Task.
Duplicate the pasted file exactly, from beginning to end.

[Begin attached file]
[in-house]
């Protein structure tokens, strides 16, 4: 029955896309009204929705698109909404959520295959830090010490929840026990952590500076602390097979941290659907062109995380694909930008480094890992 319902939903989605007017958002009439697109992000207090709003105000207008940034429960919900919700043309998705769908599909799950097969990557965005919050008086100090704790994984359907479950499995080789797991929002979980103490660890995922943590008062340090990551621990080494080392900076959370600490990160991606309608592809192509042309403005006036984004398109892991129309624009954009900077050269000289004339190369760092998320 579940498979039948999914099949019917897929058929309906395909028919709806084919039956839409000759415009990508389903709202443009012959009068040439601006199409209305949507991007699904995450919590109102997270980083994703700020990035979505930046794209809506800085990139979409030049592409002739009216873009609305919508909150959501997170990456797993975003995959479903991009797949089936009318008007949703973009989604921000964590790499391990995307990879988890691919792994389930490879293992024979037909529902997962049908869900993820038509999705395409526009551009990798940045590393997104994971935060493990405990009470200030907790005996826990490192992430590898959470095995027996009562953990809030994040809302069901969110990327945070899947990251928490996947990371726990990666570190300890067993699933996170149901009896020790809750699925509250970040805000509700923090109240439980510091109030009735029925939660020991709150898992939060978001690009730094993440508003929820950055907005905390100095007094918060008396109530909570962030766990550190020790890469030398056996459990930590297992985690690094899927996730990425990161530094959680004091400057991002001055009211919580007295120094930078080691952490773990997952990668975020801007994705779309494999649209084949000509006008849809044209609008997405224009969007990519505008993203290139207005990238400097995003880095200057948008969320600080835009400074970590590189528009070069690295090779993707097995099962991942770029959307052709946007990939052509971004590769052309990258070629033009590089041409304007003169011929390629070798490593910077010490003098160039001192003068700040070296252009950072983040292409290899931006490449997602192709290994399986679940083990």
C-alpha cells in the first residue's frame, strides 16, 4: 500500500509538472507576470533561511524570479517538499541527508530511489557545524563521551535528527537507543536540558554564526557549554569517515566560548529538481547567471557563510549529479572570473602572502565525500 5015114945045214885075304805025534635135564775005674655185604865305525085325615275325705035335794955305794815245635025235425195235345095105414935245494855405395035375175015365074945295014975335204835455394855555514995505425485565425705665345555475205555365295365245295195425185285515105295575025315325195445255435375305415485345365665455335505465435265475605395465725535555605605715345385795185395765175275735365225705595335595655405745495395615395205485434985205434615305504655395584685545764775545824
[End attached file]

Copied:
[in-house]
């Protein structure tokens, strides 16, 4: 029955896309009204929705698109909404959520295959830090010490929840026990952590500076602390097979941290659907062109995380694909930008480094890992 319902939903989605007017958002009439697109992000207090709003105000207008940034429960919900919700043309998705769908599909799950097969990557965005919050008086100090704790994984359907479950499995080789797991929002979980103490660890995922943590008062340090990551621990080494080392900076959370600490990160991606309608592809192509042309403005006036984004398109892991129309624009954009900077050269000289004339190369760092998320 579940498979039948999914099949019917897929058929309906395909028919709806084919039956839409000759415009990508389903709202443009012959009068040439601006199409209305949507991007699904995450919590109102997270980083994703700020990035979505930046794209809506800085990139979409030049592409002739009216873009609305919508909150959501997170990456797993975003995959479903991009797949089936009318008007949703973009989604921000964590790499391990995307990879988890691919792994389930490879293992024979037909529902997962049908869900993820038509999705395409526009551009990798940045590393997104994971935060493990405990009470200030907790005996826990490192992430590898959470095995027996009562953990809030994040809302069901969110990327945070899947990251928490996947990371726990990666570190300890067993699933996170149901009896020790809750699925509250970040805000509700923090109240439980510091109030009735029925939660020991709150898992939060978001690009730094993440508003929820950055907005905390100095007094918060008396109530909570962030766990550190020790890469030398056996459990930590297992985690690094899927996730990425990161530094959680004091400057991002001055009211919580007295120094930078080691952490773990997952990668975020801007994705779309494999649209084949000509006008849809044209609008997405224009969007990519505008993203290139207005990238400097995003880095200057948008969320600080835009400074970590590189528009070069690295090779993707097995099962991942770029959307052709946007990939052509971004590769052309990258070629033009590089041409304007003169011929390629070798490593910077010490003098160039001192003068700040070296252009950072983040292409290899931006490449997602192709290994399986679940083990």
C-alpha cells in the first residue's frame, strides 16, 4: 500500500509538472507576470533561511524570479517538499541527508530511489557545524563521551535528527537507543536540558554564526557549554569517515566560548529538481547567471557563510549529479572570473602572502565525500 5015114945045214885075304805025534635135564775005674655185604865305525085325615275325705035335794955305794815245635025235425195235345095105414935245494855405395035375175015365074945295014975335204835455394855555514995505425485565425705665345555475205555365295365245295195425185285515105295575025315325195445255435375305415485345365665455335505465435265475605395465725535555605605715345385795185395765175275735365225705595335595655405745495395615395205485434985205434615305504655395584685545764775545824